20 Are data sources accurate, complete and timely? Are risk mitigations effective? When not, is the risk re-introduced into SRM for re-analysis? Are policies, procedures, and organizations appropriate? Are risk mitigation strategies appropriate? Is there a safety culture? Is there adequate training & communication? Is there a Voluntary Reporting System? Are all hazards identified? Are identified hazards analyzed correctly? Are risk mitigation strategies appropriate? Risk mitigations should address the root cause of the problem and include appropriate controls to prevent reoccurrence, recognizing the order of effectiveness of different controls. Simply suspending or retraining a specific employee is normally not an effective control since that will probably not prevent other personnel from encountering the same hazard. Are risk mitigations effective? When not, is the risk re-introduced into SRM for re-analysis? Even well thought-out mitigations may not have the desired effect after introduction into the workplace. Safety Assurance determines if the risk has indeed been mitigated to an acceptable level. If so, then monitoring continues so that notification can be given if the risk level changes. Sometimes risks can reoccur because the organization has not properly implemented the mitigating strategy. In this case, the Safety Assurance function is responsible to assure that the line of business initiates corrective actions to implement the desired mitigation. When the mitigating strategy was properly implemented, but is found to be inadequate, Safety Assurance should re-introduce the hazard into the Safety Risk Management process for re-analysis and implementation of more effective risk mitigation strategies. Please click for the next slide. 20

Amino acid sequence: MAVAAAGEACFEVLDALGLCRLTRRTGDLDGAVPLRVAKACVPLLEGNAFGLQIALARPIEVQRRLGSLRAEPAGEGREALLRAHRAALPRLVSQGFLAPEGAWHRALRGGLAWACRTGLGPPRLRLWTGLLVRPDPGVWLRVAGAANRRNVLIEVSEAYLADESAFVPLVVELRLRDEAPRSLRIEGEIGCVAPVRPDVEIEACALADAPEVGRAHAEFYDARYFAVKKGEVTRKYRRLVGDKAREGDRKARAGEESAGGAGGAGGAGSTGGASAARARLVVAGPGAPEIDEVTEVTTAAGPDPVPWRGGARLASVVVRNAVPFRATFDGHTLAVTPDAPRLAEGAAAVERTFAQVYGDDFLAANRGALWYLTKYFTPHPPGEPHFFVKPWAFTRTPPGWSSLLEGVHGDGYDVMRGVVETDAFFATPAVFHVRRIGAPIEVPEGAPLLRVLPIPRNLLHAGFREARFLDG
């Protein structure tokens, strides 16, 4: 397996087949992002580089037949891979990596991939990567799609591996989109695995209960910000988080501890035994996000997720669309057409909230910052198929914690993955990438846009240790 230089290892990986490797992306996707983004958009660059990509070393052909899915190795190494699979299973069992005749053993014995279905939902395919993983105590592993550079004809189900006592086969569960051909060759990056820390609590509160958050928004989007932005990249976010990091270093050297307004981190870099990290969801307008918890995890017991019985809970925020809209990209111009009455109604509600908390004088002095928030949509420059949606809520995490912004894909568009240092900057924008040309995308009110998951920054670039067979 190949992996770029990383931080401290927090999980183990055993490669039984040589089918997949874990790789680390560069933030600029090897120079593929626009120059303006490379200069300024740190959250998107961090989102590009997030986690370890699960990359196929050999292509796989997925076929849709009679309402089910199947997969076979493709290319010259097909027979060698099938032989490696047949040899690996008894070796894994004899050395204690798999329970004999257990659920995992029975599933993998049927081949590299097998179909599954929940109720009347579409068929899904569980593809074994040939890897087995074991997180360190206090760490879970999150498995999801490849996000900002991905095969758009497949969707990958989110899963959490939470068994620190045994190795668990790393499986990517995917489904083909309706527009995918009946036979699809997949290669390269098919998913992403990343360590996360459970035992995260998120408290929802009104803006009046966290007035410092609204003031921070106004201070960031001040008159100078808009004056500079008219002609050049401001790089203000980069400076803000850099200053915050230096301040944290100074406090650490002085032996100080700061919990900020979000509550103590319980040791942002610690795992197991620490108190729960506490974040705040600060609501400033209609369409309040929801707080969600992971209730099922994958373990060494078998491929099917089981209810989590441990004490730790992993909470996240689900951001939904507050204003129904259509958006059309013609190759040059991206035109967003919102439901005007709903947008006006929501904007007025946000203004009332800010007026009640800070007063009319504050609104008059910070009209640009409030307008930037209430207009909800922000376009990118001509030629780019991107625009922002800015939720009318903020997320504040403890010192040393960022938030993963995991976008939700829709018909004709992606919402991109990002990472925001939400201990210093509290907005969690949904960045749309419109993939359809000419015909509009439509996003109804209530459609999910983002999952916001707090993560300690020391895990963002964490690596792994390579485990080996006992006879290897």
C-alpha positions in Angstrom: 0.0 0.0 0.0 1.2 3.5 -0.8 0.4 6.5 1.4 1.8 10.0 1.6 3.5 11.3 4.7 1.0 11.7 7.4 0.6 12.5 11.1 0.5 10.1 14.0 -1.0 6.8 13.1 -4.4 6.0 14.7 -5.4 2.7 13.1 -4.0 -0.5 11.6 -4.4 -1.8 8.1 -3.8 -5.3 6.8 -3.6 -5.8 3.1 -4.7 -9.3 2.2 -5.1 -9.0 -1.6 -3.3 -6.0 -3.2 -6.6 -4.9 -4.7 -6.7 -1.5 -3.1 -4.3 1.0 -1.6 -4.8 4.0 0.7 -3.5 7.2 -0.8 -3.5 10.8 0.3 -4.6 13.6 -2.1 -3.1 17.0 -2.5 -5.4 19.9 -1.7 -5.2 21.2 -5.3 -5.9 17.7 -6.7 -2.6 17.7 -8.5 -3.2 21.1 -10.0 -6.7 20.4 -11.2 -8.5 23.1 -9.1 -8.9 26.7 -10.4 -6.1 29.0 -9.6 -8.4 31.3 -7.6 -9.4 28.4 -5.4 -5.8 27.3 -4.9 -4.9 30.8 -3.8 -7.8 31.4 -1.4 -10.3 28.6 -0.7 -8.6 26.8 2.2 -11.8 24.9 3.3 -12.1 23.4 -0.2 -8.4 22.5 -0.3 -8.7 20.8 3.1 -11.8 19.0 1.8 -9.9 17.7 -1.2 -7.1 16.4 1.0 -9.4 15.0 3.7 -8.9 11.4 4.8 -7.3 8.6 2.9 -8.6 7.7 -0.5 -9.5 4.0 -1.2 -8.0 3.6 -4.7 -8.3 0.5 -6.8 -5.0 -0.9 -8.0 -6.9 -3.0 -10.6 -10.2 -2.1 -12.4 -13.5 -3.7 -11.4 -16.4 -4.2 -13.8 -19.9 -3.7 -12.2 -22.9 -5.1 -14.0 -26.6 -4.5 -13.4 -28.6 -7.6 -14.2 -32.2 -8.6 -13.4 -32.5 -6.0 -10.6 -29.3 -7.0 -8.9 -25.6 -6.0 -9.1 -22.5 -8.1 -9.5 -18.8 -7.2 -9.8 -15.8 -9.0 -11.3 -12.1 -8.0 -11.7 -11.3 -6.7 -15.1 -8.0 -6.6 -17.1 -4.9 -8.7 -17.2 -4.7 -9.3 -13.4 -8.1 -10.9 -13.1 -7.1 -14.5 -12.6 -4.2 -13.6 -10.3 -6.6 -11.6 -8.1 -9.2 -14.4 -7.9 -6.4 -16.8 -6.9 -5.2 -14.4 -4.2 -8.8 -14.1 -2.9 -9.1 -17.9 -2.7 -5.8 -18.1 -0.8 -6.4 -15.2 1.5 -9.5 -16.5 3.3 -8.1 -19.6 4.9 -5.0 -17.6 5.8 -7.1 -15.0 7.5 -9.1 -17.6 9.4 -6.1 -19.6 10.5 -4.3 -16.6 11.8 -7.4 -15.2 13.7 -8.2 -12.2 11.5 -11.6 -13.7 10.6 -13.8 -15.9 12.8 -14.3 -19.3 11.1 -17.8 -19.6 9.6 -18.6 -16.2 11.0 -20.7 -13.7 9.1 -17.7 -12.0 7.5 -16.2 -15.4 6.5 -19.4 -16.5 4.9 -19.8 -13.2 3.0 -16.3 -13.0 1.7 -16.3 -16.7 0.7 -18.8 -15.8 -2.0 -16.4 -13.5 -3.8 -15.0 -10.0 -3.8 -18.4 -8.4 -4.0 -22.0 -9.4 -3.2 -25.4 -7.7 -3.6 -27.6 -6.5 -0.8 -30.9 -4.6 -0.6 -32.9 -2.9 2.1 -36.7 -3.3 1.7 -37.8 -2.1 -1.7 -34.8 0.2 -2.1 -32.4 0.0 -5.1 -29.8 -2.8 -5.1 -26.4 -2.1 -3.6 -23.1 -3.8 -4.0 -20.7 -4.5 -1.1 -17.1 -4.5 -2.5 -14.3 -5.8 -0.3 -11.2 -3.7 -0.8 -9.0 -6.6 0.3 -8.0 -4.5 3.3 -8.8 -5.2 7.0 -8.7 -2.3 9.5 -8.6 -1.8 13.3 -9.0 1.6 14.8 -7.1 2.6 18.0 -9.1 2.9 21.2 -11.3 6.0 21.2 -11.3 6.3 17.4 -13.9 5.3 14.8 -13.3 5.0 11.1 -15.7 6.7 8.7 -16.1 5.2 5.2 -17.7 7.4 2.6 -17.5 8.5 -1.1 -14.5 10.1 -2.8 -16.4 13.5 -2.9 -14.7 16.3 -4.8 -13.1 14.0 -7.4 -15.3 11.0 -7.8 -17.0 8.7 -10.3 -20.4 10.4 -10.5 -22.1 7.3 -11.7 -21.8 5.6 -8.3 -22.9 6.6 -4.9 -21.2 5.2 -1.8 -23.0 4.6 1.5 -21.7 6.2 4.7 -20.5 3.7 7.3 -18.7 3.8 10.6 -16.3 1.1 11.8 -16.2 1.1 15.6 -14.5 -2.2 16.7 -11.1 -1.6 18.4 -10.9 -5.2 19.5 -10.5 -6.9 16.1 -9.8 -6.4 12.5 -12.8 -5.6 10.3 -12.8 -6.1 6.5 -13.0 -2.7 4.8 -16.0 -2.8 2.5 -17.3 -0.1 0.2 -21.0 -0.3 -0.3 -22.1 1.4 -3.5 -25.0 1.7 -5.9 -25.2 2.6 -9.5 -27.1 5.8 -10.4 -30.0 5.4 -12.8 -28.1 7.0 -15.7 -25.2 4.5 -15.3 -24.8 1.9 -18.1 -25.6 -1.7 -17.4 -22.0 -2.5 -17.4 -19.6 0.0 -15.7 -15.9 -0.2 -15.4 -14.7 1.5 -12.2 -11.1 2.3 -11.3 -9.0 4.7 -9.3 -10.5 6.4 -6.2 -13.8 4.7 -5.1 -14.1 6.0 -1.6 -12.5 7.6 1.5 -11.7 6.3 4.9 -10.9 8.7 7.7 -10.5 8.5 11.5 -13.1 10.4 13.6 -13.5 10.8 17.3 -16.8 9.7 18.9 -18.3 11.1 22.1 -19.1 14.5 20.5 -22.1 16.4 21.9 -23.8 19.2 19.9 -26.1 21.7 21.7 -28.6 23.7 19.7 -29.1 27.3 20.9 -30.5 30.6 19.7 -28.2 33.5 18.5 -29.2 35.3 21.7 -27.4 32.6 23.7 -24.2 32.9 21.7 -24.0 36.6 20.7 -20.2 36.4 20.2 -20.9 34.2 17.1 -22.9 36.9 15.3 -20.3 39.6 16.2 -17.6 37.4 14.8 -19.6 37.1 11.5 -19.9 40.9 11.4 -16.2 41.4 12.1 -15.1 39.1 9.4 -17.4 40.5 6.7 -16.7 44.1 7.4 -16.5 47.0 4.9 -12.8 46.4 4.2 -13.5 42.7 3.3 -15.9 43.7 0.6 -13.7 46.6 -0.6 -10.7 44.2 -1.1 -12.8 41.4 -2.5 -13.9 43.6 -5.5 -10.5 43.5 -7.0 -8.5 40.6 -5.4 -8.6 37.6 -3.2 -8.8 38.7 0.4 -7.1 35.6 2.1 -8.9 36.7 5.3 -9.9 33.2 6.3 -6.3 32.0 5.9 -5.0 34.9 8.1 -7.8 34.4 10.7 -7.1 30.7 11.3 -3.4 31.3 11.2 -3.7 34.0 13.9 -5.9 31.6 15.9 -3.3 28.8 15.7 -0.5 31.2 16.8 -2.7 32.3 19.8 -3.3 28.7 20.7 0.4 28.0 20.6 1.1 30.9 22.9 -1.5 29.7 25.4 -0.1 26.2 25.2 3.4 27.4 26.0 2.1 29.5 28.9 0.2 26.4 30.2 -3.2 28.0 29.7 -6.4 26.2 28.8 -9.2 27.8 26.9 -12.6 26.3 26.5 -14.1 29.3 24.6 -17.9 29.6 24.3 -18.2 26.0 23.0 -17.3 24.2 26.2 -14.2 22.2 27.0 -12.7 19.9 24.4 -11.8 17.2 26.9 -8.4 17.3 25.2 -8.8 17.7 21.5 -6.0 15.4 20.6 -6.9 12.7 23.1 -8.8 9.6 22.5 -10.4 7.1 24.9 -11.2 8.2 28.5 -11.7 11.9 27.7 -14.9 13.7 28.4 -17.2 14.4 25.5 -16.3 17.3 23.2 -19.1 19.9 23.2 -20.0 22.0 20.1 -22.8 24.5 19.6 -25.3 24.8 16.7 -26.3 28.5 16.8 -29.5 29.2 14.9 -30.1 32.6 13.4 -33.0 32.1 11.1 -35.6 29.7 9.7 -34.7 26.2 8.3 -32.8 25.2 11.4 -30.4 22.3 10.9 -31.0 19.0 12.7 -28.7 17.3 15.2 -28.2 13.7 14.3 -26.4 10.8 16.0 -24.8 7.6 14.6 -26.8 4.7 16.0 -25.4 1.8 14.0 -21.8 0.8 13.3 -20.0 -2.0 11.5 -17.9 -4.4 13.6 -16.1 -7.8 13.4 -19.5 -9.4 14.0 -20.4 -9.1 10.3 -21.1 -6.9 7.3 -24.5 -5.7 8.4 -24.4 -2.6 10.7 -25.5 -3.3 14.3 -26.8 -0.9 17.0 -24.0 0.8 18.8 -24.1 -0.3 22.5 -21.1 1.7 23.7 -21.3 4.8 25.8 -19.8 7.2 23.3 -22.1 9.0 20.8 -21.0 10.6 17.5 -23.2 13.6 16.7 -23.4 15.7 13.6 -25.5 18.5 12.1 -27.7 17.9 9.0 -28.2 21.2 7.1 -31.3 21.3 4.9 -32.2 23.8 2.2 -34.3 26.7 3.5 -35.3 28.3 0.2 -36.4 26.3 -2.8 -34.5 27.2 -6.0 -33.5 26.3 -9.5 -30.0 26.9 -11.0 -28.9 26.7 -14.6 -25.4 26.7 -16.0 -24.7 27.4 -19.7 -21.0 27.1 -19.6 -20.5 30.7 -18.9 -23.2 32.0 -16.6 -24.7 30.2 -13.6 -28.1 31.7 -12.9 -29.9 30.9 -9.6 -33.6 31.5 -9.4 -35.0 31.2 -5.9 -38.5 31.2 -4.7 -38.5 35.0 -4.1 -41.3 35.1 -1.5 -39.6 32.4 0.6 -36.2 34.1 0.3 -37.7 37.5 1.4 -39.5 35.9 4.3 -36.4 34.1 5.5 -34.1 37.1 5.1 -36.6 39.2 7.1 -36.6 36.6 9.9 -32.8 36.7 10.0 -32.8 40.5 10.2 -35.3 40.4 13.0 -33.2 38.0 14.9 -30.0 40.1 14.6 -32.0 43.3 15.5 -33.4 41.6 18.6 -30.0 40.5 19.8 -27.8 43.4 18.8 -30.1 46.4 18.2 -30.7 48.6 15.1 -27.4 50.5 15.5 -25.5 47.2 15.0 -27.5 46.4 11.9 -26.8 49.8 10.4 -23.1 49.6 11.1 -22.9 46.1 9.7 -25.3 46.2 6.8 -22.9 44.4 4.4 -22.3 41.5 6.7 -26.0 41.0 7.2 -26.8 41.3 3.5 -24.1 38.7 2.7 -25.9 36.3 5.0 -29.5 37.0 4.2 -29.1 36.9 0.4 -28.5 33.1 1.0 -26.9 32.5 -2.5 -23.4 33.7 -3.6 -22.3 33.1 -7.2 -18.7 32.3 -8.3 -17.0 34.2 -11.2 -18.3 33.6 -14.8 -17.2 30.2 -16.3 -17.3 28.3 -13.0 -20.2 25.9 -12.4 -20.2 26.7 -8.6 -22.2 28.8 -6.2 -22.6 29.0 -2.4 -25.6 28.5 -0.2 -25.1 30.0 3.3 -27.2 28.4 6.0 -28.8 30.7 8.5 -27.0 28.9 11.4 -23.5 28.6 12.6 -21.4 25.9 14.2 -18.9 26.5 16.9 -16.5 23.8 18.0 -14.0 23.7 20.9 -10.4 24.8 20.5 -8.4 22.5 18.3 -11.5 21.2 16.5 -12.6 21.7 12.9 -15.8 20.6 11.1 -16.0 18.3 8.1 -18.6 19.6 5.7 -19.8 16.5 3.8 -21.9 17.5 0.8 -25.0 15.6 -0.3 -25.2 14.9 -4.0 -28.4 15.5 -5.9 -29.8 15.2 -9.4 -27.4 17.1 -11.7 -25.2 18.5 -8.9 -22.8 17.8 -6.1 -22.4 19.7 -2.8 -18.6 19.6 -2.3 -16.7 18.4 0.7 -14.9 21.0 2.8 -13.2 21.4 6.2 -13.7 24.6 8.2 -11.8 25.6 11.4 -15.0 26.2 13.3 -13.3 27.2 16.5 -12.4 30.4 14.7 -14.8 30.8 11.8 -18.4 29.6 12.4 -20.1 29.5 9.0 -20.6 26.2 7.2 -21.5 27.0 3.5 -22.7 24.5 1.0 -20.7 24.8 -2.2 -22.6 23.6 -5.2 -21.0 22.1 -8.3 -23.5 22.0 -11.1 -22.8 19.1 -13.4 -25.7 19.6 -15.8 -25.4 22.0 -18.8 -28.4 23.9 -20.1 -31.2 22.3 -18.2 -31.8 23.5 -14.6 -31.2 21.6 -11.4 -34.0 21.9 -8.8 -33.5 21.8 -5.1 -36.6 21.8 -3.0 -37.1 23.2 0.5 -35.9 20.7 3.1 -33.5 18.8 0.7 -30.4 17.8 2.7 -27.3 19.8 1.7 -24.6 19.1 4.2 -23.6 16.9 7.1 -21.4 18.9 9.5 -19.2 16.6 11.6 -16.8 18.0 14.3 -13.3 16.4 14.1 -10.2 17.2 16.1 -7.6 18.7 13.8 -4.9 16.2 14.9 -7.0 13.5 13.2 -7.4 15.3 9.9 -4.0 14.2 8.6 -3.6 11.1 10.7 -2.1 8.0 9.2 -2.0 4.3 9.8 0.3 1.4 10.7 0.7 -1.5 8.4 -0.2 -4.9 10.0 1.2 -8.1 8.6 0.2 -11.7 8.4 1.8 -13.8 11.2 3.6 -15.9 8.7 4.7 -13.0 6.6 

21 Are data sources accurate, complete and timely? Are risk mitigations effective? When not, is the risk re-introduced into SRM for re-analysis? Are policies, procedures, and organizations appropriate? Are risk mitigation strategies appropriate? Is there a safety culture? Is there adequate training & communication? Is there a Voluntary Reporting System? Are all hazards identified? Are identified hazards analyzed correctly? This slide shows the entire scope of the SMS, without the effects of the animation. This slide is suitable for printing and for use as an SMS poster in an organization s Safety Promotion efforts. 21

22 The End. The MITRE Corporation. Center for Advanced Aviation System Development. 22